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No Greater Love

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You’ve been King of Narnia for three years now. Before they crowned you, you had the High King for a time to help you learn what it meant to be King (and your uncle as a recent, painful, example of what not to be.) You had Ed to teach you what it meant to fall in love; when Aslan took him from you, it almost broke your heart. And since then you’ve struggled to move on from where it left you. You’ve been alone, and in pain. With no-one to help you shoulder the burden of kingship, you’ve done your best to deliver justice with mercy and to keep the spirit of Old Narnia alive. Or that is how you were when you thought you and Ed were parted for ever. But now Ed has returned to you and is rapidly becoming more important than almost anything else. What manner of King will you become as a result?

Ed’s unique; no-one else you’ve ever known has been as big a magnet for trouble. That’s one reason you don’t want to let him out of your sight. Another is how he came back to you. Sheer chance put him in the Dawn Treader’s path, but can you count his return as ‘trouble’ when it was Aslan’s doing? Yes, you had to fish Ed and the others out of the ocean. But you refuse to doubt the Lion; you’re certain he wouldn’t have let anyone come to harm. You don’t remember how soon afterwards you arrived at the Lone Islands. By then, most of your focus was already on Ed. Friendship could never be enough for either of you now, not after the changes in the dynamic of your relationship, and the two of you were trying to pick up where you’d left off. How long was it before you made landfall? A day or so, at most? And almost at once, after disembarking at Narrowhaven, there was Pug. Thinking of Pug still makes you angry. Along with the emotional damage Ed still carries, it’s a constant reminder of how you couldn’t protect the man you love. It's not as if you could have known what would happen, but the knowledge doesn’t ease the guilt. And when all you can do, King or no, is help Ed deal with the baggage and leave it in the past where it belongs you feel powerless. It is not a pleasant feeling.

You need time to concentrate on Ed, time alone together without distractions. You don’t get it. Too many issues and people need your presence or your time while you are still on the Lone Islands. And what little time you have left isn’t conducive to being able to focus on any one person. Even at night, when you most want to have Ed to yourself, there are Lucy and Eustace to consider. So, trapped by your inability to spare him the time you know he needs, you watch Ed turn in on himself. And you worry. On top of everything else, the Dawn Treader runs into a storm, unlike any you’ve seen before, almost as soon as she leaves port. Again, the time between slipping out of Narrowhaven harbour and where you are now is only a few days. But the storm already feels as if it’s lasted for ever; you’ve seen Ed get almost washed overboard at least twice now. You doubt it’s intentional, but his mental state worries you so much now you can’t be sure; is the stress becoming too much? You want to pull rank on Ed and confine him below deck for his own good (and your sanity). But without solid reasoning behind it, that he’ll believe, you can’t.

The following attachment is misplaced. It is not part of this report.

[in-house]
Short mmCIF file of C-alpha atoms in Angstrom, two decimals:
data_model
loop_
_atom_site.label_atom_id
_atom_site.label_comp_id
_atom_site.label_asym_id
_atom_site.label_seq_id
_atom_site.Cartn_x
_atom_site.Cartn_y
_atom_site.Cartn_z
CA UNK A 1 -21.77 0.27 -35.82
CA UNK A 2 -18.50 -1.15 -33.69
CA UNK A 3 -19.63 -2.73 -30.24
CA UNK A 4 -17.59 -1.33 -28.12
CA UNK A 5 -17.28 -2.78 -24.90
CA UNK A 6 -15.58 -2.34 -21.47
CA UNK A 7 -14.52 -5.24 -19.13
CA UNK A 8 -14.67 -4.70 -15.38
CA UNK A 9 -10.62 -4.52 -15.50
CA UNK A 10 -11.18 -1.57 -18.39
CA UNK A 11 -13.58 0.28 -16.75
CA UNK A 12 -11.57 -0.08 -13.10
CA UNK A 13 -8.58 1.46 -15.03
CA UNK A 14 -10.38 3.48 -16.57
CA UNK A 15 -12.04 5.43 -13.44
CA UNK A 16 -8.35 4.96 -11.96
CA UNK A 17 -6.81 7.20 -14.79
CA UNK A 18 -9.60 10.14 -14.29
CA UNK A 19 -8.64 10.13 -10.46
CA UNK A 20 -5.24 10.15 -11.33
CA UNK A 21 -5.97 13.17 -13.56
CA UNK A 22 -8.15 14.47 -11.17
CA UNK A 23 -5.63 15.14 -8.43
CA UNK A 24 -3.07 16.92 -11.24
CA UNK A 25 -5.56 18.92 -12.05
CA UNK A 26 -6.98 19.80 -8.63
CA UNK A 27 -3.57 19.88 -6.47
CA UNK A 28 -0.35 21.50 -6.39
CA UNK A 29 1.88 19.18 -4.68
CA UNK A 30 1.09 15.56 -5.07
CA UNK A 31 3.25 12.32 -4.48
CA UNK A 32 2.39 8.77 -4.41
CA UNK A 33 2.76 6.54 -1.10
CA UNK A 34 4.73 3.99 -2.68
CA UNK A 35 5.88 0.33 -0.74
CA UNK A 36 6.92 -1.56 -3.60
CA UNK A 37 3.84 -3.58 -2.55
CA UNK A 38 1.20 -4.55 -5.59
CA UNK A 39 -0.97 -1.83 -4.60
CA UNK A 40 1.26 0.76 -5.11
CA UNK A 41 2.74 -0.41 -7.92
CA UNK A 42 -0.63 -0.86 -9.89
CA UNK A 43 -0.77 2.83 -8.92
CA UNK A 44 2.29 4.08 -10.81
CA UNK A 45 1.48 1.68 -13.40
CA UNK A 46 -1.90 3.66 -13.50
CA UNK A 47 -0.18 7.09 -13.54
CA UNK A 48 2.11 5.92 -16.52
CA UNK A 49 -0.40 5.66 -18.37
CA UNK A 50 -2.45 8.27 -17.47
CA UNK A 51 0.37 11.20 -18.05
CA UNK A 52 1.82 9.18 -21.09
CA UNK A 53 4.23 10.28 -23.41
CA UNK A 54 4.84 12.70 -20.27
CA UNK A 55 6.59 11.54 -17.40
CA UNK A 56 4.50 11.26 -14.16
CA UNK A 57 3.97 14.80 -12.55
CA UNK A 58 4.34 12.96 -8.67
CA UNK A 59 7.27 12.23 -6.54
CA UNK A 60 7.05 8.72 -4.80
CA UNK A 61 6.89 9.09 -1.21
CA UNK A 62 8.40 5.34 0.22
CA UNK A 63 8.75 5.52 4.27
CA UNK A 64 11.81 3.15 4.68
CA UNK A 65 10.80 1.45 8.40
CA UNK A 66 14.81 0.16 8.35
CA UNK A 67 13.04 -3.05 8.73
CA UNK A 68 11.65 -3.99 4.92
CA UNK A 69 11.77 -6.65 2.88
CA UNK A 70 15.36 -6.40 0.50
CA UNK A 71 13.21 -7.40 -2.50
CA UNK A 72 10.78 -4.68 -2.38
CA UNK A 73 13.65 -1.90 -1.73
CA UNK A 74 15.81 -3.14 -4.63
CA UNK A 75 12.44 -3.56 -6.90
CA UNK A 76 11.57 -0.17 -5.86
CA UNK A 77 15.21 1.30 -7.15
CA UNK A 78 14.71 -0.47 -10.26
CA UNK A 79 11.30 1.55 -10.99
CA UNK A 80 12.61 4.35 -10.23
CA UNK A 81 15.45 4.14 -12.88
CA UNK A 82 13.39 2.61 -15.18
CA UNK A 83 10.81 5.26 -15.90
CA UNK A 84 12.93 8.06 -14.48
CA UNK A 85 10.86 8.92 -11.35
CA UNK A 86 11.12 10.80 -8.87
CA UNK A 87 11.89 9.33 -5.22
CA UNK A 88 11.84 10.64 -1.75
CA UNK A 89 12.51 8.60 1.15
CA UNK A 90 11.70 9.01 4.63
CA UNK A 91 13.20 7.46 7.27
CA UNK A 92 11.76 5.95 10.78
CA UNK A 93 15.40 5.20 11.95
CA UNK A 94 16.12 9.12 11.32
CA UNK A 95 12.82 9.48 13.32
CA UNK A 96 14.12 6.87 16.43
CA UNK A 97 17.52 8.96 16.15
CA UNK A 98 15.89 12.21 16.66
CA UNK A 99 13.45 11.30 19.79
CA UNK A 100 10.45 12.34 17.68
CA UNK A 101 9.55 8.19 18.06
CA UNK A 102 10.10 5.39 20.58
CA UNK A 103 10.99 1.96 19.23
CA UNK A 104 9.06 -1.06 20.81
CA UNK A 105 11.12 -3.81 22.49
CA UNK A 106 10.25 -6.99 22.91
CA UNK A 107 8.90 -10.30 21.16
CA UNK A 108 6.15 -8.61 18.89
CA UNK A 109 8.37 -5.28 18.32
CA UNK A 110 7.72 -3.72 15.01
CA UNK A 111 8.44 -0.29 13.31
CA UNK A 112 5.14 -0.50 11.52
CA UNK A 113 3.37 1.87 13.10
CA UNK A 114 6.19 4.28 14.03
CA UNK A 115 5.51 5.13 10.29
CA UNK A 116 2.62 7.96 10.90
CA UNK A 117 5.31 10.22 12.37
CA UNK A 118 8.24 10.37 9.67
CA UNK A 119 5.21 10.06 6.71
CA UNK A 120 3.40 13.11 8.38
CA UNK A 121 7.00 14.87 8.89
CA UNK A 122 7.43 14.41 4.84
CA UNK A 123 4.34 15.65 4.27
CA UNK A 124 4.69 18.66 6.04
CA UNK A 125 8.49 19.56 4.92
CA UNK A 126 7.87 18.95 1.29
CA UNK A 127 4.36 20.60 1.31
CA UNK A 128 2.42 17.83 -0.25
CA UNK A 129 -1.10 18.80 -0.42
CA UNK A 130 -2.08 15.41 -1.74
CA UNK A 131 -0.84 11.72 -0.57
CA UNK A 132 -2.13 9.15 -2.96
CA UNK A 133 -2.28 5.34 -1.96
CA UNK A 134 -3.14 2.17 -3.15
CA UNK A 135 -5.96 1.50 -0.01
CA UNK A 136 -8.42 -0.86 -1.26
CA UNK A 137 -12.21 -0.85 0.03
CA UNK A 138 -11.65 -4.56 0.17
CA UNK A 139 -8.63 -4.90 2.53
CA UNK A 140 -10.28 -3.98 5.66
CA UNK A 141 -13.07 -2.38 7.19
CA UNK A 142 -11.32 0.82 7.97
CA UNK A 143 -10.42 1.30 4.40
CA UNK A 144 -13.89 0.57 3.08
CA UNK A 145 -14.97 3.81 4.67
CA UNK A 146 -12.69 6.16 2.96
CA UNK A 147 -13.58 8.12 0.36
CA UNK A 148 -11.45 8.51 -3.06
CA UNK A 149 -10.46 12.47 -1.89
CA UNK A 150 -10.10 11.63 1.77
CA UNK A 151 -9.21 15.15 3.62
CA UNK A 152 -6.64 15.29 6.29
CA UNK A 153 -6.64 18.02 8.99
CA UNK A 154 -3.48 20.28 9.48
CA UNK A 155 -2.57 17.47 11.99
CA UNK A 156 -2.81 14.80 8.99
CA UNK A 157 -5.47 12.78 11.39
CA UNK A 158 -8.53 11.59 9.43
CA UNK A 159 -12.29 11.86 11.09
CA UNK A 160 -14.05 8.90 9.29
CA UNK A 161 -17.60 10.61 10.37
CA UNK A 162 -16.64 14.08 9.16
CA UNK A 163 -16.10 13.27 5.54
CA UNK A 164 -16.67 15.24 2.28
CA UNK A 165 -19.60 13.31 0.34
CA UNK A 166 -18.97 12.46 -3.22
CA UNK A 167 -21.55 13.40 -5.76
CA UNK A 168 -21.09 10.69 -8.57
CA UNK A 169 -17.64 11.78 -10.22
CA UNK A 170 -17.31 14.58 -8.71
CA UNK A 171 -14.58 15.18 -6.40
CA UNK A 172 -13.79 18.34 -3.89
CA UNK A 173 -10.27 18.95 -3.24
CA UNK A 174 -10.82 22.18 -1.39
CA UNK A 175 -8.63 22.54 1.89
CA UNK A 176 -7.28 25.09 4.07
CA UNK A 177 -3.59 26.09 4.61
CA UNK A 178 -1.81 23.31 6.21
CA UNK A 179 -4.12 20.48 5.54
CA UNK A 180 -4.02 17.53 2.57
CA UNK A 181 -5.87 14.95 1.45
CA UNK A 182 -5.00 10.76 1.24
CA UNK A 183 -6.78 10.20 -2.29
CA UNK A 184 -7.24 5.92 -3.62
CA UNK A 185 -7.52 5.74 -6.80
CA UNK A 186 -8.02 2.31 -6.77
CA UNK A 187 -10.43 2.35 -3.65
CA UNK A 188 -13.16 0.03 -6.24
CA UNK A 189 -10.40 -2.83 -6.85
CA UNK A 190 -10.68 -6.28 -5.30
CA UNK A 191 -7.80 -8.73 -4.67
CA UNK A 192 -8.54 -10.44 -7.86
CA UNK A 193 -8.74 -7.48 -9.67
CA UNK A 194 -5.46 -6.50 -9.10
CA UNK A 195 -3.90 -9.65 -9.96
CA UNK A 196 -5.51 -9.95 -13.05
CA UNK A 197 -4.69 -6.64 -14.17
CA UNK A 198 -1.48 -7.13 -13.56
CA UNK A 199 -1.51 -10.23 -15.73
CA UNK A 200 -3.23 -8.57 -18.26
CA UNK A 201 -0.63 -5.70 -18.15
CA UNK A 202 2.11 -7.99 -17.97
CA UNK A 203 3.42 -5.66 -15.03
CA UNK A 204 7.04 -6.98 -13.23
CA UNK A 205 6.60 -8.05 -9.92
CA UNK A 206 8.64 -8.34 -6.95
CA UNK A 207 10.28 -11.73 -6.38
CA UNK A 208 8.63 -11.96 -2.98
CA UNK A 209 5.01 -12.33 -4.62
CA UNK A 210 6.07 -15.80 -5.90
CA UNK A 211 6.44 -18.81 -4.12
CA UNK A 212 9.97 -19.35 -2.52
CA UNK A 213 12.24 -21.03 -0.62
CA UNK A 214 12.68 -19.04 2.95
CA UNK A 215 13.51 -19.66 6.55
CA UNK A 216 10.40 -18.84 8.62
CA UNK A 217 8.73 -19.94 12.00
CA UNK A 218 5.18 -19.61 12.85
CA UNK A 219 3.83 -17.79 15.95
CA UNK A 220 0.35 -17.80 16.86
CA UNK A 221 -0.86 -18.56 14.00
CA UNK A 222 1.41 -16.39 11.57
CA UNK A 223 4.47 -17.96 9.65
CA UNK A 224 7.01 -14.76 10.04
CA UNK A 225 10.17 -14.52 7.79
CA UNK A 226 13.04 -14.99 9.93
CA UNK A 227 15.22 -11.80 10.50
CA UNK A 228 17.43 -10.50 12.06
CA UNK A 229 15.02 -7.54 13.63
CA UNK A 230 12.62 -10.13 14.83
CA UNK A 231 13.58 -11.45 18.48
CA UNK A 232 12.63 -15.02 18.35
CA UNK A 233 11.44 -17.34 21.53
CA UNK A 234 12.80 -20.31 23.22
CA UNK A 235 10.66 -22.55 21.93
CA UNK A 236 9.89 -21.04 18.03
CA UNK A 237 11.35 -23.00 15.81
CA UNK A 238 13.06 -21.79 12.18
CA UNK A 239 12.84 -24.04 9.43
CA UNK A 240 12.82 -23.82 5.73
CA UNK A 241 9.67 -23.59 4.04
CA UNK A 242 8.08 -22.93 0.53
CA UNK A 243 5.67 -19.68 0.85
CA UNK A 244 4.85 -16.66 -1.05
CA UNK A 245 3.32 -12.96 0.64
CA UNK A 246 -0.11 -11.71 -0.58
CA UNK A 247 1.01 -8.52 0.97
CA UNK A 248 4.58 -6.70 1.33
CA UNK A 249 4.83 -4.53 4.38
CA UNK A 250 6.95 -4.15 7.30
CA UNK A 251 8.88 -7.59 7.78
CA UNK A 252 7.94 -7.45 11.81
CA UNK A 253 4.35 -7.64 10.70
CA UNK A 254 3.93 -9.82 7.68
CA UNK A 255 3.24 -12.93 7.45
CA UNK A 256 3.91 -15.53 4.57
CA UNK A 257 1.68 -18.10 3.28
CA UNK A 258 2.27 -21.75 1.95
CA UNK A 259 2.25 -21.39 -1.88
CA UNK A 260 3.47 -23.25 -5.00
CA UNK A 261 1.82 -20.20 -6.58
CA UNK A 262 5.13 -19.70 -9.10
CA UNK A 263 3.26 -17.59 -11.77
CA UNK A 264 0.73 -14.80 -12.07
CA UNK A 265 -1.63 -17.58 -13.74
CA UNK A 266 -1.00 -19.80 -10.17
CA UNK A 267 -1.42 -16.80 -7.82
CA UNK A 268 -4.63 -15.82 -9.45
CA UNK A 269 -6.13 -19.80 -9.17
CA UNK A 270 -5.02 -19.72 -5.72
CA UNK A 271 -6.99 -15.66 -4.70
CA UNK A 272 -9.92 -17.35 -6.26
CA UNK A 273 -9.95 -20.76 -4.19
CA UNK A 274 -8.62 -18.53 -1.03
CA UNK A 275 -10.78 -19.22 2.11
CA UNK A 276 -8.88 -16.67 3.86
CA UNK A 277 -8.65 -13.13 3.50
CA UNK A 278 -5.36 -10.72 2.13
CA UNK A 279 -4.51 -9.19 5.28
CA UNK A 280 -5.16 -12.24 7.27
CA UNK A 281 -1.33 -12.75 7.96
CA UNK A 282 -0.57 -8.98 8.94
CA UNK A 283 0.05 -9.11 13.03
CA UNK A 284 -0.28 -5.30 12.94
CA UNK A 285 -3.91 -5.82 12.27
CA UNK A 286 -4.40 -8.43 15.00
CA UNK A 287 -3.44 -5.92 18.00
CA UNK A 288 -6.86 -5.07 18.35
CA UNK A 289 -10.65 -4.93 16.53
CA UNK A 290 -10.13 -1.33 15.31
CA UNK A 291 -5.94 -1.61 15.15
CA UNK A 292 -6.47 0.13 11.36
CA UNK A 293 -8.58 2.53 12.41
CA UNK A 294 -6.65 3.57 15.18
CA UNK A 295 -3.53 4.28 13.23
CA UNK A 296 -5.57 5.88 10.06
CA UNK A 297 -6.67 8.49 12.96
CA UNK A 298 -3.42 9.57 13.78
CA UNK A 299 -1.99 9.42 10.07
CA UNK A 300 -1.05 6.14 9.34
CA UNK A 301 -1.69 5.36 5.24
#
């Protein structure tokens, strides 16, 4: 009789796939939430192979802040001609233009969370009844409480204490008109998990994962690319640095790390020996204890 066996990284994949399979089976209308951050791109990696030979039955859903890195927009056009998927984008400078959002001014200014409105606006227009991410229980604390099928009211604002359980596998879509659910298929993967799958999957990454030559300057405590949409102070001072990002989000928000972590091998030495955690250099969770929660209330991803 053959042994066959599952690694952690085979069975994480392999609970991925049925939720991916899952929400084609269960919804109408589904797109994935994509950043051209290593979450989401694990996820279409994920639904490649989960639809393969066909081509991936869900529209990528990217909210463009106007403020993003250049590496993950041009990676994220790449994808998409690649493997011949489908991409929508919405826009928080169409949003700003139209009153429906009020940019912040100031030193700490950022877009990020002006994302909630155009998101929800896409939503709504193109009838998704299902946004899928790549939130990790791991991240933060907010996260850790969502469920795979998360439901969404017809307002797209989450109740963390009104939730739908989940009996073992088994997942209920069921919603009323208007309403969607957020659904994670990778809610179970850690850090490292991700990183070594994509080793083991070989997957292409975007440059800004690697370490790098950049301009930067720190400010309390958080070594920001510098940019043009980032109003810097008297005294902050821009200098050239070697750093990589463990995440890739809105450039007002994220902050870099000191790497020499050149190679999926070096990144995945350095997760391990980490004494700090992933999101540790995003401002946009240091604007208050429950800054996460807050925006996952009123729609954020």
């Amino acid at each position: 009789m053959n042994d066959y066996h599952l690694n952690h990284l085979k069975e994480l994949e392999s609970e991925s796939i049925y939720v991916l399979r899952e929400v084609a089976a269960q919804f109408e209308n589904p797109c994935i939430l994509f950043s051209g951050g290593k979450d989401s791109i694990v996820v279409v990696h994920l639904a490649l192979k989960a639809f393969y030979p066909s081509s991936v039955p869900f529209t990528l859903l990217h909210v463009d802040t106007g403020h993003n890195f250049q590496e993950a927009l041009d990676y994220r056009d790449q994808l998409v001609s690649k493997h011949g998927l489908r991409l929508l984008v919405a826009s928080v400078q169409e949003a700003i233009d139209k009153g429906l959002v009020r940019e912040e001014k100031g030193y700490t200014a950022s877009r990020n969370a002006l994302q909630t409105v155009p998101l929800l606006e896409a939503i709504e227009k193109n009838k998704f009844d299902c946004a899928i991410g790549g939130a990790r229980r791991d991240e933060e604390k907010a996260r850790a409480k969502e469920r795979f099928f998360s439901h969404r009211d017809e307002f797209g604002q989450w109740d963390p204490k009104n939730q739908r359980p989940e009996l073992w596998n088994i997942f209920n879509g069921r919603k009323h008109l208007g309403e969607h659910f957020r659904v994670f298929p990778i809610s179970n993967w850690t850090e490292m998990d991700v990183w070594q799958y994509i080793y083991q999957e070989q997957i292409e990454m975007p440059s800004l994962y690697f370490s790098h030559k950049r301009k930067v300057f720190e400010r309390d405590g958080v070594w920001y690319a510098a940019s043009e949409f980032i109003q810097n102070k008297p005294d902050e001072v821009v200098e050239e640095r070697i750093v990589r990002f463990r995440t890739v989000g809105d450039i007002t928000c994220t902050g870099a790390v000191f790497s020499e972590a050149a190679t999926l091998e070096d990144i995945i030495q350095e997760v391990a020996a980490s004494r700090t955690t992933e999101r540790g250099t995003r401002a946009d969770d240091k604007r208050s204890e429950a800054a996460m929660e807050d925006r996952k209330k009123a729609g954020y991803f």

That’s the sticking point. And it’s not the only one; this would be easier if you weren’t also trying to hide what you are to each other. But your relationship is still fragile and delicate. And it is important enough that you don’t want to do, or say, anything that could out you both to everyone aboard ship until Ed is ready for the consequences. It frustrates you, for obvious reasons. And everyone suffers for it, including Ed; you’re aware of the irony. But ever since you first acted on your feelings for him, you have been unable to be in the slightest way objective about his continued well-being. And that has manifested itself in you as an increasing possessiveness, which shows most clearly when you’re trying to protect him – including from himself.

You don’t think it’s healthy for your relationship for you to be so possessive, and you are aware you should try to let go a little. But you don’t know how. Nothing in your life so far has prepared you for this; you have never let anyone become as important to you as Ed has now become. And you’re scared you’ll make mistakes you won’t be able to fix. On top of that, there is an added threat of losing Ed to Aslan’s Country even before the Lion can steal him away from you again and send him back to his own world. To cope with it, you’ve turned it into your main motivation for keeping Ed safe; you can and will deny it to everyone, including Ed. It’s clear to you that Pug and Co. were a test, perhaps even from Aslan himself. Your reaction to the implicit threat Pug posed to Ed asked questions of you; you’re not sure you care for the answers. But you must either live with them or learn to change them. And it’s now clear there’s little you won’t do to keep Ed with you, which frightens you when you let yourself consider the consequences. What could you let pass if it stood between you and the life of the man you love?

You thought he had gone, for ever, but by an Aslan-given miracle you have him with you again. And the way he left you last time means you know better than to hope you can keep him with you, but that knowledge doesn’t stop you trying. You’re not sure you can survive losing him a second time. Above all, you can’t bear the thought that you could lose him through your own actions. You now have a taste of what that’s like, and of what you might become because of it. This is your second chance with the man you love almost to the point of madness and, in the end, it’s up to you: will you, for the love of Ed, let there be times when there isn’t even a first chance for something to take him away from you, let alone a second?